The film is set during the punk rock movement in 1970s London. A young woman named Estella (Stone) is a talented yet rebellious fashion designer who spends most of her life as a thief with her comrades Jasper (Fry) and Horace (Hauser). She eventually lands a job working for Baroness von Hellman (Thompson), the wealthy head of a prestigious fashion house. When Estella noticed that the Baroness is wearing her late mother's necklace, she enlists the help of Jasper and Horace to steal it. Her journey of thievery and vengeance would eventually transform her into a wicked criminal known as Cruella de Vil. The film follows the same path as "Maleficent" as it explores the humble beginnings of a well-known Disney villain. Rather than showcasing the origins and then retelling the story from that character's perspective, "Cruella" takes the "Joker" approach by representing her path to wickedness before plotting on stealing Pongo and Perdita's puppies. Of course, it also took the method of inserting some sympathy and depth into the classic Disney villain. Now you may be thinking, "How the heck are they going to make us care for that puppy-murdering monster?" The answer is simple, my friends. By making an origin story that's described as a family-friendly version of "Joker" with a dash of "The Devil Wears Prada". While the execution onscreen was anything but a work of art, it managed to provide a sense of devilish charm and amusement in its well-made narrative. One of the main reasons for it was Craig Gillespie's direction. Gillespie took the style and flair that worked in his previous film, "I, Tonya", and decorated them onto "Cruella", resulting in a lavishing and slick dress that's worth wearing more than once. He never lost sight of delivering the fun and glamour of a crime comedy along with an acceptable origin tale about vengeance and female empowerment. There were a few moments where the emotional beats in its storytelling weren't as stunning as the title character's costumes and the film's themes. There's also a glaring issue with its runtime, which clocked in at a surprising two hours and 14 minutes. Despite its decent pacing, it can be a bit too overstuffed for the young viewers to handle. Other than that, the story had enough creativity and elegance to have its own identity while honoring the source material it's based on in the process. In addition to Gillespie's direction, the cast also did a fabulous job of making the film endearing. Emma Stone is the second actor to portray Cruella, following Glenn Close (who served as one of the film's executive producers) from the previous live-action adaptations of "101 Dalmatians". She had a lot of shoes to fill in terms of personifying this character. Fortunately, Stone was able to fill them with ease. Her performance as Cruella was undoubtedly remarkable as she instantly mastered the mannerisms and the charming snobbiness of the classic villain. She also wasn't afraid to add some empathy into her character amid the chaos she wrought onscreen. Joel Fry and Paul Walter Hauser were also extremely delightful in their roles as Jasper and Horace, respectively, especially the latter, who stole almost every scene he's in. I'm glad to see Hauser continuing to make himself known in the film business after his breakout performance in "Richard Jewell". Emma Thompson was very talented as always in her role as the Baroness, who plays a pivotal role in Estella's transformation. The Baroness is just as mean and vicious as Estella, if not more, and Thompson's commanding performance shows that the screen is big enough for two female devils. The only major thing that impressed me the most was the costume designs. I can also admit that the soundtrack and production design were pretty stellar regarding its timeline, but man, the costumes were a different story entirely. Fashion plays a big part in the film and Cruella's personality, which gave costume designer Jenny Beavan an opportunity to let her imagination run wild, and boy, did it ran wild. I don't think I need to be a fashion diva to tell you that the costumes in "Cruella" were dazzling, creative, and colorful, particularly the ones made for the title character. I'm already hoping that these designs get recognized at next year's Oscars.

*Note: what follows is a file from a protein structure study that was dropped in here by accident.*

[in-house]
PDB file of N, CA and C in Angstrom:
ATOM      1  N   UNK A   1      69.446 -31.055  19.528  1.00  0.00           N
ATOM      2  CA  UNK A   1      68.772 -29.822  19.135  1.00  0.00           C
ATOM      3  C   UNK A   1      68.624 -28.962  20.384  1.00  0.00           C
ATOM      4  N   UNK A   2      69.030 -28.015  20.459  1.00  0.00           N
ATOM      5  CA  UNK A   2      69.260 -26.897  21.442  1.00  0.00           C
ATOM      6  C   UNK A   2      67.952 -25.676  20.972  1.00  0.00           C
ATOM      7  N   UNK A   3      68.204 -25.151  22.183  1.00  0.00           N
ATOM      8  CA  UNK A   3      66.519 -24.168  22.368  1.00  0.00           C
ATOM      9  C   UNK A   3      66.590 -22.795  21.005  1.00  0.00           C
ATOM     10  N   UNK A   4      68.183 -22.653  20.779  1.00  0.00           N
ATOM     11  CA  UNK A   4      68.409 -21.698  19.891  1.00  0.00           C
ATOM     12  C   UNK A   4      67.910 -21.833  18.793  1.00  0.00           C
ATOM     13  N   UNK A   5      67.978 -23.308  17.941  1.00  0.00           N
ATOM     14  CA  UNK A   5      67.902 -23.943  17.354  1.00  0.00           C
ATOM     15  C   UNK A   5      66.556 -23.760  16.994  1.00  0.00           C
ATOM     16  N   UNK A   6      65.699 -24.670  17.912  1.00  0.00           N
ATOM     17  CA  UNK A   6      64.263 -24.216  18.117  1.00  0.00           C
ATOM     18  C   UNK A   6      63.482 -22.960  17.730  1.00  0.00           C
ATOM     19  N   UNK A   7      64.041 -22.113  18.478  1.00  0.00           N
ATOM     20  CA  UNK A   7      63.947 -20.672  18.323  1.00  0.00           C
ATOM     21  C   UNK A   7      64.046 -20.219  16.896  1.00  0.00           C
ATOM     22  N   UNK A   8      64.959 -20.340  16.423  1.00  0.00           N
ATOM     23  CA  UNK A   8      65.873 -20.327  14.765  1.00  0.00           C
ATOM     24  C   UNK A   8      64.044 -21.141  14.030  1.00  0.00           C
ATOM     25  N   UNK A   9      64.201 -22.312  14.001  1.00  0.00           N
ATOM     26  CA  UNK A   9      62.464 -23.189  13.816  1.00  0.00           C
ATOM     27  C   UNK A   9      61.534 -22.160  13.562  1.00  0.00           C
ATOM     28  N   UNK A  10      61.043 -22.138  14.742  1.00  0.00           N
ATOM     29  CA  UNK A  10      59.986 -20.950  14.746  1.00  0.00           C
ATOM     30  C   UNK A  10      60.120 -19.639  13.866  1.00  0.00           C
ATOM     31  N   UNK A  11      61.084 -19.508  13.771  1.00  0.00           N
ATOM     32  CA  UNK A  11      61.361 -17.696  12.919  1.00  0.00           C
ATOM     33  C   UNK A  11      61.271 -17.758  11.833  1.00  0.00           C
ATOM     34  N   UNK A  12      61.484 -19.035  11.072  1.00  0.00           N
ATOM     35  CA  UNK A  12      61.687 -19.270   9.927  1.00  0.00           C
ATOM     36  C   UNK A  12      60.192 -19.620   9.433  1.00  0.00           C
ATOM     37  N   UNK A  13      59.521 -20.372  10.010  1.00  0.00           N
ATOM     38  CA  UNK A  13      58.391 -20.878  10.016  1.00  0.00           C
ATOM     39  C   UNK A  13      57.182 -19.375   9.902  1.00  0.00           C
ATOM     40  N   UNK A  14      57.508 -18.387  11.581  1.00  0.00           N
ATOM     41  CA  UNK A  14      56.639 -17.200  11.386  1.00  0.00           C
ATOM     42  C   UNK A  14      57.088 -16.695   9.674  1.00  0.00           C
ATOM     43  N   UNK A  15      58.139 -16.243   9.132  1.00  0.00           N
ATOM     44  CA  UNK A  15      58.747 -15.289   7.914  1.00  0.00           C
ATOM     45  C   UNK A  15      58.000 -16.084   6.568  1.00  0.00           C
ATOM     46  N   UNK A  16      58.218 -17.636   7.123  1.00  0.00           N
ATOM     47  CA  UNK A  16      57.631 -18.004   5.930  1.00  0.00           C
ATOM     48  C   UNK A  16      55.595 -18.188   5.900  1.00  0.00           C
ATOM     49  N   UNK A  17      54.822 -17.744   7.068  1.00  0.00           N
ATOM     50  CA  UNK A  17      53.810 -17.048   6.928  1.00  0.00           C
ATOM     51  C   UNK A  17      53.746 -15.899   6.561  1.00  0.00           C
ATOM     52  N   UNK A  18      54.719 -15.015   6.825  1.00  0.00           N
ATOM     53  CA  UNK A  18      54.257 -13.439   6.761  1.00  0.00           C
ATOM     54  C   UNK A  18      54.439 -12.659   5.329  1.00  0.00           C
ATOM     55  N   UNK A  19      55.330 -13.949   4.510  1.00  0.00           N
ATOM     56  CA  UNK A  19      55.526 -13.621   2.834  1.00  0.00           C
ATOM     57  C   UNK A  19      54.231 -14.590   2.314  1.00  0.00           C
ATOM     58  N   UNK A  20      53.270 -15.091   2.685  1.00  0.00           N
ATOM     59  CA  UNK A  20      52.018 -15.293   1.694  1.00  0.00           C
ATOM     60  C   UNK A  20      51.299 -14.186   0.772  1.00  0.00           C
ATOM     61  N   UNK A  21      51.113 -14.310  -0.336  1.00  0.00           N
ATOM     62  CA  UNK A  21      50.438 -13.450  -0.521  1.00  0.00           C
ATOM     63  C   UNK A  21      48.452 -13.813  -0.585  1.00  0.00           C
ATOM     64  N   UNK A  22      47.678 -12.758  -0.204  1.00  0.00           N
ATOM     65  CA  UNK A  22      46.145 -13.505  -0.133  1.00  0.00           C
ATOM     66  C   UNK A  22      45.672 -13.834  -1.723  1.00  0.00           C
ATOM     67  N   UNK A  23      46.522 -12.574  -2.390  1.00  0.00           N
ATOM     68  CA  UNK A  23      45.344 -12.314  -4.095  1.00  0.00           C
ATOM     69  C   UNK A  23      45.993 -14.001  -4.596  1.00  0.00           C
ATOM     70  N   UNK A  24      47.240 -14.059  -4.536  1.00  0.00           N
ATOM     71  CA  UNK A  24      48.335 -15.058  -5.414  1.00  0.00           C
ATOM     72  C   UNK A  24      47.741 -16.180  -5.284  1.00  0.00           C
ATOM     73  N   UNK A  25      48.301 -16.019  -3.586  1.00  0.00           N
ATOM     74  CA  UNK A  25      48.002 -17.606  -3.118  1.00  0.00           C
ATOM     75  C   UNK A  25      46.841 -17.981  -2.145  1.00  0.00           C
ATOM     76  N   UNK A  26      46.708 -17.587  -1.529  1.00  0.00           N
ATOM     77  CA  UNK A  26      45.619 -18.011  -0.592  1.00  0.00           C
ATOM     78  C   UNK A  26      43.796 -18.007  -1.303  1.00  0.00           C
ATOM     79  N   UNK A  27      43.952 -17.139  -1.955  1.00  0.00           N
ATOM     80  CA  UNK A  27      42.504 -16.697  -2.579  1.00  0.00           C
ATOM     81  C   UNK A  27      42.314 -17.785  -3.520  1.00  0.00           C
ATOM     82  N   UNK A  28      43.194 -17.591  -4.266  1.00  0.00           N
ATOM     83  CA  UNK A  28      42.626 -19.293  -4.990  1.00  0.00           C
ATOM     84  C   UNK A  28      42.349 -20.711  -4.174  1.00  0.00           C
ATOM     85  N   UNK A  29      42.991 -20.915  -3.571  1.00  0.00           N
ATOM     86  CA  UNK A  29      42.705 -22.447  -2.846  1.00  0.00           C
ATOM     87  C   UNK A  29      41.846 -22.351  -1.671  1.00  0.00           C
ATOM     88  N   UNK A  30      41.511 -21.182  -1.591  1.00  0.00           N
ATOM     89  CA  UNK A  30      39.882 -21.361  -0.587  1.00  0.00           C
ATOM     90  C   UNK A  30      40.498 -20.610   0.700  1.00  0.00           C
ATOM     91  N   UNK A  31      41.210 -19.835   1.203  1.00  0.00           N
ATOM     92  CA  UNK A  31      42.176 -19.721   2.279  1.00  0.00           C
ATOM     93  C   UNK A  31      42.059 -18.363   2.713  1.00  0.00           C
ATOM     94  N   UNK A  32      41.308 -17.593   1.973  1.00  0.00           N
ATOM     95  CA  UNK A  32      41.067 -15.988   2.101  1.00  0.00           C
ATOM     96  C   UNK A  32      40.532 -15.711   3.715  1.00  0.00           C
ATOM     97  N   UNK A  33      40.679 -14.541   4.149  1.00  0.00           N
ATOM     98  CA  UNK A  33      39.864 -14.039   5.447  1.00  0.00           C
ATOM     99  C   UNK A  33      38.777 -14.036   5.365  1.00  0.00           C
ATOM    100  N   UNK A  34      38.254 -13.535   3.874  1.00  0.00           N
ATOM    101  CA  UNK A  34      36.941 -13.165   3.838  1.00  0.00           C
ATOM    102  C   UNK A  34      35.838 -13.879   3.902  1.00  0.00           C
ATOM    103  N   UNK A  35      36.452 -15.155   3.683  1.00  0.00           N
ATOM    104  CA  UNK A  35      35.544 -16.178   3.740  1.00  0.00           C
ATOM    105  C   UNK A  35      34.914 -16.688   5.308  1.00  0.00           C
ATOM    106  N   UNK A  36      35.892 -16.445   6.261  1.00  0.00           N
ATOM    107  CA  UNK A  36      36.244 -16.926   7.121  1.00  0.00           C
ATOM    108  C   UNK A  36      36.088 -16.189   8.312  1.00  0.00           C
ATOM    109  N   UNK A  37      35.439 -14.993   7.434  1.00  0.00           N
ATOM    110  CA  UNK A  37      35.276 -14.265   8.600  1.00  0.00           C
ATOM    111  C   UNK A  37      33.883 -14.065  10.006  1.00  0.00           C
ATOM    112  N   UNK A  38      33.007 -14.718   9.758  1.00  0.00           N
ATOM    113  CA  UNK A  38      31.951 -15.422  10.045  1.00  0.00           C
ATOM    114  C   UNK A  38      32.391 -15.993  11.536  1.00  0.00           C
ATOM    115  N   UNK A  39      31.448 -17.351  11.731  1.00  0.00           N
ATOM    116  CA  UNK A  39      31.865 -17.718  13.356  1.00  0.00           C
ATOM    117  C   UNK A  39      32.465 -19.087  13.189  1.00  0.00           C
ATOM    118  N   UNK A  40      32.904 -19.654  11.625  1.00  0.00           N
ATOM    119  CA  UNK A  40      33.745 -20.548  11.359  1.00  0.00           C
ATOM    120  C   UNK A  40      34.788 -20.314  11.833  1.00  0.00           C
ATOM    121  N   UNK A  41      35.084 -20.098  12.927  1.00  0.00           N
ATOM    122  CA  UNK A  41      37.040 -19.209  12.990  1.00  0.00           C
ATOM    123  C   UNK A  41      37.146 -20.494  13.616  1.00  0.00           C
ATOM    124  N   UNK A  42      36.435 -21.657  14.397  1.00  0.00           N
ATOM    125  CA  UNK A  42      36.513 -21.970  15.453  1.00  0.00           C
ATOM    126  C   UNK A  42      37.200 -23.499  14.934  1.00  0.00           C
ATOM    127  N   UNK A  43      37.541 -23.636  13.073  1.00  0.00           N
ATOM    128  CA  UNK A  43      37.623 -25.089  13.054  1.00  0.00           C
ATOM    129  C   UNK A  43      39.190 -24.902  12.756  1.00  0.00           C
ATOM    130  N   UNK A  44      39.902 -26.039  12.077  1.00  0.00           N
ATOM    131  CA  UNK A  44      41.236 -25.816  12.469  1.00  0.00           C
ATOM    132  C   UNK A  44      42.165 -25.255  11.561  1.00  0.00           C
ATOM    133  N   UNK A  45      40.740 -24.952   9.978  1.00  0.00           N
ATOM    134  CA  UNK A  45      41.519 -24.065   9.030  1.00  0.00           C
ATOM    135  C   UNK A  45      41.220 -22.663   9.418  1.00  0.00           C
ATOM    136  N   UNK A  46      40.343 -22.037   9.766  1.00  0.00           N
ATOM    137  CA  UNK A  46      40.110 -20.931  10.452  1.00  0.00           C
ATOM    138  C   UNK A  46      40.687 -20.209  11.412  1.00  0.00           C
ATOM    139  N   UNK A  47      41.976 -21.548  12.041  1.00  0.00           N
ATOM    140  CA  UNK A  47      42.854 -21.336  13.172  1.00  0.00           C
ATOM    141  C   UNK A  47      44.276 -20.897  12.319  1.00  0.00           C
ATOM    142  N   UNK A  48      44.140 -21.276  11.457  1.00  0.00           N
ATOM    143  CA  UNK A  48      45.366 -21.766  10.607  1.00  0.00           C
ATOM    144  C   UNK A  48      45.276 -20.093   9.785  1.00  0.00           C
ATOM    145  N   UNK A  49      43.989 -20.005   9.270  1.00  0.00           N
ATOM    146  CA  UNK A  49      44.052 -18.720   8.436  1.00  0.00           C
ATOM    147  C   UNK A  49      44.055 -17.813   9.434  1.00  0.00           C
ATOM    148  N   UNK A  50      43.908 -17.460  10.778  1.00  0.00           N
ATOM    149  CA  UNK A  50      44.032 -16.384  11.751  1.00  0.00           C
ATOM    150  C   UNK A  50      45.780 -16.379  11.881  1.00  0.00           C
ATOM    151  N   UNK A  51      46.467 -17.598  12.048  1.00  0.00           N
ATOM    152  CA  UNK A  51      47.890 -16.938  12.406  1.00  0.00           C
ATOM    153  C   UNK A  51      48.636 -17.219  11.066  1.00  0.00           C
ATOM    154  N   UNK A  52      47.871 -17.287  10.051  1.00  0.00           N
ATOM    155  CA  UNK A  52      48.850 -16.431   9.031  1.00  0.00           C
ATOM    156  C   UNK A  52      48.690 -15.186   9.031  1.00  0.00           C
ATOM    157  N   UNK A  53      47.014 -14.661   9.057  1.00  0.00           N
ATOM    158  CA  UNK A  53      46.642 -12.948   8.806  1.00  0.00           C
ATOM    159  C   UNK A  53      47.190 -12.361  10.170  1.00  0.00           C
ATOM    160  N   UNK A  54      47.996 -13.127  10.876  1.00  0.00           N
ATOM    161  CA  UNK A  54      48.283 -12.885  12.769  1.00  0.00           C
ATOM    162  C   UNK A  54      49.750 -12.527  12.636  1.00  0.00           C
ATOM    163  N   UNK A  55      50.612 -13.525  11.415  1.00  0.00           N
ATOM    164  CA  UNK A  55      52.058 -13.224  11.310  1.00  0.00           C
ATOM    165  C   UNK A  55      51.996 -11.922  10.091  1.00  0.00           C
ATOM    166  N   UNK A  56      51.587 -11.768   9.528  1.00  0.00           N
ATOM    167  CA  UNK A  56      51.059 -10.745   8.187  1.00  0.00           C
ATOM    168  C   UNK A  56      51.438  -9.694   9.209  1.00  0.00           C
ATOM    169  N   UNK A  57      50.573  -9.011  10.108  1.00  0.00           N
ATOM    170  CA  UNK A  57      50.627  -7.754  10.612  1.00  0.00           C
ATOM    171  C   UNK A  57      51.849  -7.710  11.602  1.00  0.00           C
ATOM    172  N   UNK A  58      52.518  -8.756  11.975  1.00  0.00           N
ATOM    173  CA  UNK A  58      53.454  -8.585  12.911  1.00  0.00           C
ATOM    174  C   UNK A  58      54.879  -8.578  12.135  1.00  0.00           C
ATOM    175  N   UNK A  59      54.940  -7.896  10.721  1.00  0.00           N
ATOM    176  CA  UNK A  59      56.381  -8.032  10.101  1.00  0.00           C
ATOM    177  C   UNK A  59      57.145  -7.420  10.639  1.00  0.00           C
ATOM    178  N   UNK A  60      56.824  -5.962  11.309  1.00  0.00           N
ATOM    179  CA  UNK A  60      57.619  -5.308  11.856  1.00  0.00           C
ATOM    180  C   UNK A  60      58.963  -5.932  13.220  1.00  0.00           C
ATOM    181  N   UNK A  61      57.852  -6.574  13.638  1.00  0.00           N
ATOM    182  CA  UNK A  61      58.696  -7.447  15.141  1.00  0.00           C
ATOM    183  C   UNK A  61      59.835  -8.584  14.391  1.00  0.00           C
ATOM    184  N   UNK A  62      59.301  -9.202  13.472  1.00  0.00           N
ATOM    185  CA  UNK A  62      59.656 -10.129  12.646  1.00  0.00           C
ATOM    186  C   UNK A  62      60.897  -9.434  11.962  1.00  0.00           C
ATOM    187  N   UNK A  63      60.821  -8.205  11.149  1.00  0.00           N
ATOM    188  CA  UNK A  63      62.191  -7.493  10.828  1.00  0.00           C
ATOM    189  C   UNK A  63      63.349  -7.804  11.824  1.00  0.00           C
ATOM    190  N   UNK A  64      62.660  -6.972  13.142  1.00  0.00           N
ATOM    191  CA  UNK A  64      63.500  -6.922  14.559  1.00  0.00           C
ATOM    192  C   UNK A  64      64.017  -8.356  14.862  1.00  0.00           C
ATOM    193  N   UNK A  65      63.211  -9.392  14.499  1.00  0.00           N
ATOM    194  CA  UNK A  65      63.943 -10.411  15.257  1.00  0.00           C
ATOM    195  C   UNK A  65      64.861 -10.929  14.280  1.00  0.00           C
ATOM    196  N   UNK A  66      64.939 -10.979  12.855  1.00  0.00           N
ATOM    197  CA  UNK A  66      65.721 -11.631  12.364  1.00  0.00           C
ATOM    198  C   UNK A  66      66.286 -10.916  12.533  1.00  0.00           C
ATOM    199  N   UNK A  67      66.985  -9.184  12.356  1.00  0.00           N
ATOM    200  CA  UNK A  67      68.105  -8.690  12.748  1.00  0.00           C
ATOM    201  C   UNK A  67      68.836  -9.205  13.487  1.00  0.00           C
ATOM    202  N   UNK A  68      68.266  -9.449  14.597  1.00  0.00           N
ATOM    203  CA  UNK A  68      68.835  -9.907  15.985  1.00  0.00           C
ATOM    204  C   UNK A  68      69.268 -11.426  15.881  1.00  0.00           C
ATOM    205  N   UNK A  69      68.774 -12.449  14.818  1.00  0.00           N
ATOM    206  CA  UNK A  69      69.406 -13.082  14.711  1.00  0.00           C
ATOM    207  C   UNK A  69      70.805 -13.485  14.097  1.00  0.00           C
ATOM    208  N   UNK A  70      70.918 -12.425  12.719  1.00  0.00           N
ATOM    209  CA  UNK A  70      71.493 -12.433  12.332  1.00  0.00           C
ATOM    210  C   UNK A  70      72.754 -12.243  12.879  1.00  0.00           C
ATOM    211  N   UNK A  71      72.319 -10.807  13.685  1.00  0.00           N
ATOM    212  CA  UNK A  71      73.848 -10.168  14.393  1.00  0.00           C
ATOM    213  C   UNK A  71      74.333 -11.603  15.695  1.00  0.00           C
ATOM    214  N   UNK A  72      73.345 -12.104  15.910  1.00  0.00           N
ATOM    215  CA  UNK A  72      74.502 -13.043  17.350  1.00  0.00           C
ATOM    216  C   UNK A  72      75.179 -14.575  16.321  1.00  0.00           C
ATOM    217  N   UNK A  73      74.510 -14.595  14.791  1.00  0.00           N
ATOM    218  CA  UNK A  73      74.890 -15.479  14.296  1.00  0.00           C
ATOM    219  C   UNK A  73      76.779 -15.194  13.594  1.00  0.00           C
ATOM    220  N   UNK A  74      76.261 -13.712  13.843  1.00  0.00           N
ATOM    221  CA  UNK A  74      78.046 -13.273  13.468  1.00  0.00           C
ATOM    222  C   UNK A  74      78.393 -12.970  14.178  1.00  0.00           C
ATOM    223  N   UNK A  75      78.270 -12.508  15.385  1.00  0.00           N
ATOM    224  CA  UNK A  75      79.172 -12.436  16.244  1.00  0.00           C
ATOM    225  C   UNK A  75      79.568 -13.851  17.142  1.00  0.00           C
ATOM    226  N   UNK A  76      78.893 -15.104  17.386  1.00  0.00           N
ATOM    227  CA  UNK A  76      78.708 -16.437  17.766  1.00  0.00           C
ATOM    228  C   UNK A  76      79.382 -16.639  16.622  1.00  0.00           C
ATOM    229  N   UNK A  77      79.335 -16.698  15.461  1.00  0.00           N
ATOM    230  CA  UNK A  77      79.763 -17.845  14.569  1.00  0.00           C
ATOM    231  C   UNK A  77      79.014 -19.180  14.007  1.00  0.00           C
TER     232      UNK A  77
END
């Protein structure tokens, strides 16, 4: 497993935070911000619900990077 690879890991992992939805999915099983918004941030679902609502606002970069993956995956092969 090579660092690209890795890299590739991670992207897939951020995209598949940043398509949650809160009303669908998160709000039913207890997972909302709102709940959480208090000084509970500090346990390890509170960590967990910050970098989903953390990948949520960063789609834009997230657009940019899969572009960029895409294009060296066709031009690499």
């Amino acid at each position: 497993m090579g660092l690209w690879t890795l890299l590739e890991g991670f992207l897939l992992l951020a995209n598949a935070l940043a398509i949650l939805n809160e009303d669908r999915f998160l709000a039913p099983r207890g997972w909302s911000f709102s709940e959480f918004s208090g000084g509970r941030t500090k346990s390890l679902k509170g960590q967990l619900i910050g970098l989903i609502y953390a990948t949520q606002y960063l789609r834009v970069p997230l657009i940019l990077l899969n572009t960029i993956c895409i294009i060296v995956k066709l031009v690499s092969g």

Overall, "Cruella" proves that it's good to be the devil. Unfortunately, its execution might not work for everyone when it comes to its lack of strong emotion and runtime. Still, it's another Disney live-action effort that respectfully relies on inventiveness rather than following the similar beats of their animated counterpart. With its terrific cast, entertaining story, brilliant costumes, and Gillespie's stylish direction, the film is a wickedly fun experience with a strong passion for fashion.